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  • Human Decisions in Moral Dilemmas Are Largely Described by Utilitarianism: Virtual Car Driving Study Provides Guidelines for Autonomous Driving Vehicles.Anja K. Faulhaber, Anke Dittmer, Felix Blind, Maximilian A. Wächter, Silja Timm, Leon R. Sütfeld, Achim Stephan, Gordon Pipa & Peter König - 2019 - Science and Engineering Ethics 25 (2):399-418.
    Ethical thought experiments such as the trolley dilemma have been investigated extensively in the past, showing that humans act in utilitarian ways, trying to cause as little overall damage as possible. These trolley dilemmas have gained renewed attention over the past few years, especially due to the necessity of implementing moral decisions in autonomous driving vehicles. We conducted a set of experiments in which participants experienced modified trolley dilemmas as drivers in virtual reality environments. Participants had to make decisions between (...)
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  • The Ethics of Virtual Reality Technology: Social Hazards and Public Policy Recommendations.James Spiegel - 2018 - Science and Engineering Ethics 24 (5):1537-1550.
    This article explores four major areas of moral concern regarding virtual reality technologies. First, VR poses potential mental health risks, including Depersonalization/Derealization Disorder. Second, VR technology raises serious concerns related to personal neglect of users’ own actual bodies and real physical environments. Third, VR technologies may be used to record personal data which could be deployed in ways that threaten personal privacy and present a danger related to manipulation of users’ beliefs, emotions, and behaviors. Finally, there are other moral and (...)
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  • From Indian Philosophy to Cognitive Neuroscience: Two Empirical Case Studies for Ganeri's Self: Commentary on Jonardon Ganeri’s The Self: Naturalism, Consciousness, & the First-Person Stance.Jennifer Windt - 2017 - Philosophical Studies 174 (7):1721-1733.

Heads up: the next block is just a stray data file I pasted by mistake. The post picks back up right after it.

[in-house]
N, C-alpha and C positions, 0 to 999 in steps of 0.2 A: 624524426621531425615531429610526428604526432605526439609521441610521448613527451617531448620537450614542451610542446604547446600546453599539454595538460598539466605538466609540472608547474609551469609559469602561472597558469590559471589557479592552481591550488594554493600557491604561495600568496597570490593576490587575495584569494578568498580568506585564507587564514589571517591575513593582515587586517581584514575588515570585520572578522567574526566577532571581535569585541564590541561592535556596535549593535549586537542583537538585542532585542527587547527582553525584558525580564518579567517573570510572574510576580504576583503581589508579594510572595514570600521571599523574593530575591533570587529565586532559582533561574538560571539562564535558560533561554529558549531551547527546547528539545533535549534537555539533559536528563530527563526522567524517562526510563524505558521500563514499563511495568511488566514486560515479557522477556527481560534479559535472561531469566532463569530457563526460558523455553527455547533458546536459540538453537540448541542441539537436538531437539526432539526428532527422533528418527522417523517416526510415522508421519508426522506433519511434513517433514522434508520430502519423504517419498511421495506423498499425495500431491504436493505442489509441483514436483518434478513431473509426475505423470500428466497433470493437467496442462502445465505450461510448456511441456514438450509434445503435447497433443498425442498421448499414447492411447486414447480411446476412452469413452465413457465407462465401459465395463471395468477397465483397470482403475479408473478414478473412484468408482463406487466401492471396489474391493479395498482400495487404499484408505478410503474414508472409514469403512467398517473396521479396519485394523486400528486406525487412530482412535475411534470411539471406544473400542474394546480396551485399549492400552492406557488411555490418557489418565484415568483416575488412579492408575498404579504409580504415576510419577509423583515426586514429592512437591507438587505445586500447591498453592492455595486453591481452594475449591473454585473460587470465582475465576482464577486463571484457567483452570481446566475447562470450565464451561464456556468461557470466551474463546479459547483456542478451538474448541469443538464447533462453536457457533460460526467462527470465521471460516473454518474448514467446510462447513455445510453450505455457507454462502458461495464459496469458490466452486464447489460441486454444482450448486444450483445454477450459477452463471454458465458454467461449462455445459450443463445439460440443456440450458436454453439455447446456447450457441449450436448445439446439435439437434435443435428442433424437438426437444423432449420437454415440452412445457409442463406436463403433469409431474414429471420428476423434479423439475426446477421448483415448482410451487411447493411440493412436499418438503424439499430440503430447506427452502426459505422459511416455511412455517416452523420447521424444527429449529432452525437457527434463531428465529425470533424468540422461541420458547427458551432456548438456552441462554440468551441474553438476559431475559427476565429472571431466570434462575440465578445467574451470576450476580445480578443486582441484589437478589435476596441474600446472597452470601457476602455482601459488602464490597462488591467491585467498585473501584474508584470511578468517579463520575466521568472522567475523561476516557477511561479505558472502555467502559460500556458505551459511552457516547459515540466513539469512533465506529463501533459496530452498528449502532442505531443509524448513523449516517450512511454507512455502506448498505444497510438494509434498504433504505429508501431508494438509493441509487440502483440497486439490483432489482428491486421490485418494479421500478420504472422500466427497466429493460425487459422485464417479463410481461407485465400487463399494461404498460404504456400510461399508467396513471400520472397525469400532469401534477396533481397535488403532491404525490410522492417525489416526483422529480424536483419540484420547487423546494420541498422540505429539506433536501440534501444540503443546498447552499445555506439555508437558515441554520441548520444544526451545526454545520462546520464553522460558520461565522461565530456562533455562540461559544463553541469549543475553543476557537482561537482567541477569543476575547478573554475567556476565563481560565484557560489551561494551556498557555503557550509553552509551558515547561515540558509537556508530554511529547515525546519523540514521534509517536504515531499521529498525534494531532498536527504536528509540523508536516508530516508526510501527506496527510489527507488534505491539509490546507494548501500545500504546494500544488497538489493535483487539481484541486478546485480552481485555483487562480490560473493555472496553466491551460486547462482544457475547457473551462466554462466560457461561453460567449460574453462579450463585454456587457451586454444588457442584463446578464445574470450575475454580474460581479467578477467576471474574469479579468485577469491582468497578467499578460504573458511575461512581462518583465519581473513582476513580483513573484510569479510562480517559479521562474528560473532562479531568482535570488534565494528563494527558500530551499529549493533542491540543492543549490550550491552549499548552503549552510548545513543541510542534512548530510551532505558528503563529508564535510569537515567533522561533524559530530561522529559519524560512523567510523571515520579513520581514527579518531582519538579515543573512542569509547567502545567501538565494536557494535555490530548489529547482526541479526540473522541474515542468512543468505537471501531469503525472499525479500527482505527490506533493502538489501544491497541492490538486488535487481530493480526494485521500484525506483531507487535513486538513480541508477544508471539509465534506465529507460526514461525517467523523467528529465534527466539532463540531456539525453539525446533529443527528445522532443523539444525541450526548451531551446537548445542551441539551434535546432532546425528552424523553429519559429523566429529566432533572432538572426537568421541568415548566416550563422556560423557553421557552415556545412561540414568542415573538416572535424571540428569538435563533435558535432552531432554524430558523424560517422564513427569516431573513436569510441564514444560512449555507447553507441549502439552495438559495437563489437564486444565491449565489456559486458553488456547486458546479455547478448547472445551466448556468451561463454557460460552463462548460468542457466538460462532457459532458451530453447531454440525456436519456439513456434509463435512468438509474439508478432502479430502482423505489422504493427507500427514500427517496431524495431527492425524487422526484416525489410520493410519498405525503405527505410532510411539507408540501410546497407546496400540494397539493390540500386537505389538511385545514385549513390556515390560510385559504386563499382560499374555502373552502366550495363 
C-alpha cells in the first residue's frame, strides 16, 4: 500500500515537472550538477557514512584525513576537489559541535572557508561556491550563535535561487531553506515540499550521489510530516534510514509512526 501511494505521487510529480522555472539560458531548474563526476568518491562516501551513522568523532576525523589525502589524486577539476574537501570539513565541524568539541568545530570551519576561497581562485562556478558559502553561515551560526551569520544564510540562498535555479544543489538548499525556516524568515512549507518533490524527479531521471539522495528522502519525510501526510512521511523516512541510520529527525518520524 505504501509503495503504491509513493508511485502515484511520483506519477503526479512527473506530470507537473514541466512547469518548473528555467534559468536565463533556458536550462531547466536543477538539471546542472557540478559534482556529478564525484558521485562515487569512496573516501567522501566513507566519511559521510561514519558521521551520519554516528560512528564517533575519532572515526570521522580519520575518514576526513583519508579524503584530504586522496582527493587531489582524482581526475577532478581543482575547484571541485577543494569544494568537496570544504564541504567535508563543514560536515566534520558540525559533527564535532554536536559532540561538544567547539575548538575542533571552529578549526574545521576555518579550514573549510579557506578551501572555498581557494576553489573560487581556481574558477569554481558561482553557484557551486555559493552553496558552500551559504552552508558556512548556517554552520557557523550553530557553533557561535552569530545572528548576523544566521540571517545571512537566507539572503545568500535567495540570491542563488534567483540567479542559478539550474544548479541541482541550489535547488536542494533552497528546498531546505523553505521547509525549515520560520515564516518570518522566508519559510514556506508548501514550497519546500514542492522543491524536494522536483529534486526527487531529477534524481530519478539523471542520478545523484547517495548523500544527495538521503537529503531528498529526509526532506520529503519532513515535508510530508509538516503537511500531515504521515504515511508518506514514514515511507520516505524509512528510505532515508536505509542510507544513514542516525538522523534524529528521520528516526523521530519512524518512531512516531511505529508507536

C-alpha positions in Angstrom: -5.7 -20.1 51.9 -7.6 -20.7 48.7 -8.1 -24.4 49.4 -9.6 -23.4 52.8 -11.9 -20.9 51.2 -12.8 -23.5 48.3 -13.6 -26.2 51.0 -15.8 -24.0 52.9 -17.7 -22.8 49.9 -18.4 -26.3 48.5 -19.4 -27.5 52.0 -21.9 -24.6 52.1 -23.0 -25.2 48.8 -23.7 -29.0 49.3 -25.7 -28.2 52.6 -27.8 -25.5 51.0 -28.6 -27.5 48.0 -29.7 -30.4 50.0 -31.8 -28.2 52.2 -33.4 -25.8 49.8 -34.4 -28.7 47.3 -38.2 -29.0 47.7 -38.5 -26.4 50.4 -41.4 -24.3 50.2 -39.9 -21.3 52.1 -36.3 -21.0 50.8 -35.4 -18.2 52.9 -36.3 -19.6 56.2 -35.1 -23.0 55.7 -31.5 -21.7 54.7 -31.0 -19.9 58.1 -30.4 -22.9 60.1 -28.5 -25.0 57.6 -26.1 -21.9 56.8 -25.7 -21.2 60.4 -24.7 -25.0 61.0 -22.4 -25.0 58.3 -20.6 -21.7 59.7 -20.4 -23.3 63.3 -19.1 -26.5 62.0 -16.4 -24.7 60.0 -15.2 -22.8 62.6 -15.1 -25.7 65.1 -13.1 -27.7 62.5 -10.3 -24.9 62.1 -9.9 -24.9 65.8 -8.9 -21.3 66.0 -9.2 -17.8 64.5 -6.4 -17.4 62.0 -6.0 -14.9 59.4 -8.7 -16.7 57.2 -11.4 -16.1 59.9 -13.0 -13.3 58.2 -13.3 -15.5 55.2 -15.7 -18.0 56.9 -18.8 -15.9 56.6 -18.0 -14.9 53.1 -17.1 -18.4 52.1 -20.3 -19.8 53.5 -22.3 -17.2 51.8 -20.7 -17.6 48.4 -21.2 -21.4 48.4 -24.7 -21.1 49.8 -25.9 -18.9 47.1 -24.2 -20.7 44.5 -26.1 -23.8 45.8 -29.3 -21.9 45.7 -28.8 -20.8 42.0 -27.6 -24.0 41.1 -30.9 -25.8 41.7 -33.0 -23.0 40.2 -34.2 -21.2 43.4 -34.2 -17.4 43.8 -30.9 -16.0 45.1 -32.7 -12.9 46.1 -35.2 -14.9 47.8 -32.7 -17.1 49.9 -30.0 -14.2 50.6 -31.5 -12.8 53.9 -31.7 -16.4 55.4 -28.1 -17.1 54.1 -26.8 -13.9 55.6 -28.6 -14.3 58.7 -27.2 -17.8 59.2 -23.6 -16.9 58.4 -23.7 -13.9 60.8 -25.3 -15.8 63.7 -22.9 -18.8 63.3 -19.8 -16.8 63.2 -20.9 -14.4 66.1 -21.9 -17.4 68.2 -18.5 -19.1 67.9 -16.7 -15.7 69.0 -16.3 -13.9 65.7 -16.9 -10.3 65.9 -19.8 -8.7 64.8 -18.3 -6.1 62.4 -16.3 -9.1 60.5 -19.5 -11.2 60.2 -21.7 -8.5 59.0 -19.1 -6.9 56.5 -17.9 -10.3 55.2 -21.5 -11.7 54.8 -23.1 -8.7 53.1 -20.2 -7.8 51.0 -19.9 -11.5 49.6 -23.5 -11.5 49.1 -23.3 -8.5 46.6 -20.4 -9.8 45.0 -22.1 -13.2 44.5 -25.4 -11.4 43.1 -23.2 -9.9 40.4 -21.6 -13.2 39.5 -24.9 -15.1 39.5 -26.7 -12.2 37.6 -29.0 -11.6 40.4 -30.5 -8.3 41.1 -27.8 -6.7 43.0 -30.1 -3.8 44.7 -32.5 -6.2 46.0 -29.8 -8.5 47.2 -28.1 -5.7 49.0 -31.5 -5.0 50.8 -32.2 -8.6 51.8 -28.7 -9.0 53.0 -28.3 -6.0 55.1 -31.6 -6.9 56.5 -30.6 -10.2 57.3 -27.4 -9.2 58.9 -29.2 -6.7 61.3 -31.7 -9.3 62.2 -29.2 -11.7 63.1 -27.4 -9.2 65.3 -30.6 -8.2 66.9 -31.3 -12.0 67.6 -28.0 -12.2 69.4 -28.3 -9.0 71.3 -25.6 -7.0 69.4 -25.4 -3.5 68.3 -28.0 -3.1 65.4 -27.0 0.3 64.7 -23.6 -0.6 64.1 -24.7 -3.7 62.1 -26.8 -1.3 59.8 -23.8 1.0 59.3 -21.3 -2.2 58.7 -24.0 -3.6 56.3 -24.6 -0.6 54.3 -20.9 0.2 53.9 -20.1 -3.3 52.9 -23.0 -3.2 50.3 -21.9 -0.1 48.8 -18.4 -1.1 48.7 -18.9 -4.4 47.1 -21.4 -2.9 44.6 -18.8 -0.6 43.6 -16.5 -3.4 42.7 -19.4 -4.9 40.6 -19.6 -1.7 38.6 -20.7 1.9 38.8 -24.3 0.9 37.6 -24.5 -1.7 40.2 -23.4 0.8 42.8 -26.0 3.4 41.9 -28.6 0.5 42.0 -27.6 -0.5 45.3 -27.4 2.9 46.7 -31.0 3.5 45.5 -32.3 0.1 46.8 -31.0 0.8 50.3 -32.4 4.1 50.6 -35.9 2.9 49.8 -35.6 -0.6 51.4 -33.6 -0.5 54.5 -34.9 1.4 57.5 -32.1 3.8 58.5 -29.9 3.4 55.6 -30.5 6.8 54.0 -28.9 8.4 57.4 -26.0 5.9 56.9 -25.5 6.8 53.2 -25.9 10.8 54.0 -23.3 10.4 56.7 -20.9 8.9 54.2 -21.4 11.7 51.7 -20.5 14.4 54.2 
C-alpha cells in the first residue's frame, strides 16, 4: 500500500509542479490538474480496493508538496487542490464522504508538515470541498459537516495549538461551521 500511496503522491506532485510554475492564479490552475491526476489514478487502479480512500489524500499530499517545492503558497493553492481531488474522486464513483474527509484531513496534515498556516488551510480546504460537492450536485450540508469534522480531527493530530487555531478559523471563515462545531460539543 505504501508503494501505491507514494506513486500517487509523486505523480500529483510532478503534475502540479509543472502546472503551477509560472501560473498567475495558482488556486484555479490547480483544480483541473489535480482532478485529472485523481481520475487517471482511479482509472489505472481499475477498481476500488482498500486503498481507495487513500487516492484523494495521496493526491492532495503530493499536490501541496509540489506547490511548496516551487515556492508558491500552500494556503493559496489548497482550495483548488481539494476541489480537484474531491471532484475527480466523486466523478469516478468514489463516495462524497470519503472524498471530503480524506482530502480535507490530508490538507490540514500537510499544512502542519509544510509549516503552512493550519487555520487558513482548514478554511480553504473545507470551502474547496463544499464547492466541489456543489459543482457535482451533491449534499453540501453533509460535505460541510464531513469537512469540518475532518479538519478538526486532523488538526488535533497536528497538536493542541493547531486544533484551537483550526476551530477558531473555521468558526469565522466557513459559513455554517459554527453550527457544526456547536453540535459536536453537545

In this commentary, I confront Ganeri’s theory of self with two case studies from cognitive neuroscience and interdisciplinary consciousness research: mind wandering and full-body illusions. Together, these case studies suggest new questions and constraints for Ganeri's theory of self. Recent research on spontaneous thought and mind wandering raises questions about the transition from unconscious monitoring to the phenomenology of ownership and the first-person stance. Full-body illusions are relevant for the attenuation problem of how we distinguish between self and others. Discussing (...)
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  • Hacking Into Cybertherapy: Considering a Gesture-Enhanced Therapy with Avatars.Alexander Matthias Gerner - 2020 - Kairos 23 (1):32-87.
    This paper will philosophically extend Julian Leff’s Avatar therapy paradigm for voice-like hallucinations that was initially proposed for treatment-resistant Schizophrenia patients into the realm of gesture-enhanced embodied cognition and Virtual Reality, entitled g+TA. I propose an philosophy of technology approach of embodied rhetorics of triadic kinetic “actions” in the sense of Charles Sanders Peirce that transforms the voice hallucination incorporated by an avatar- and that can confront acousmatic voice-like hallucinations with a method of gesture synchronization and dyssynchronization and gestural refusal (...)
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  • On the Possible Phenomenological Autonomy of Virtual Realities.Mathias Kofoed-Ottesen - 2020 - Indo-Pacific Journal of Phenomenology 20 (1):e1857945.
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  • The Future of Technology in Positive Psychology: Methodological Advances in the Science of Well-Being.David B. Yaden, Johannes C. Eichstaedt & John D. Medaglia - 2018 - Frontiers in Psychology 9.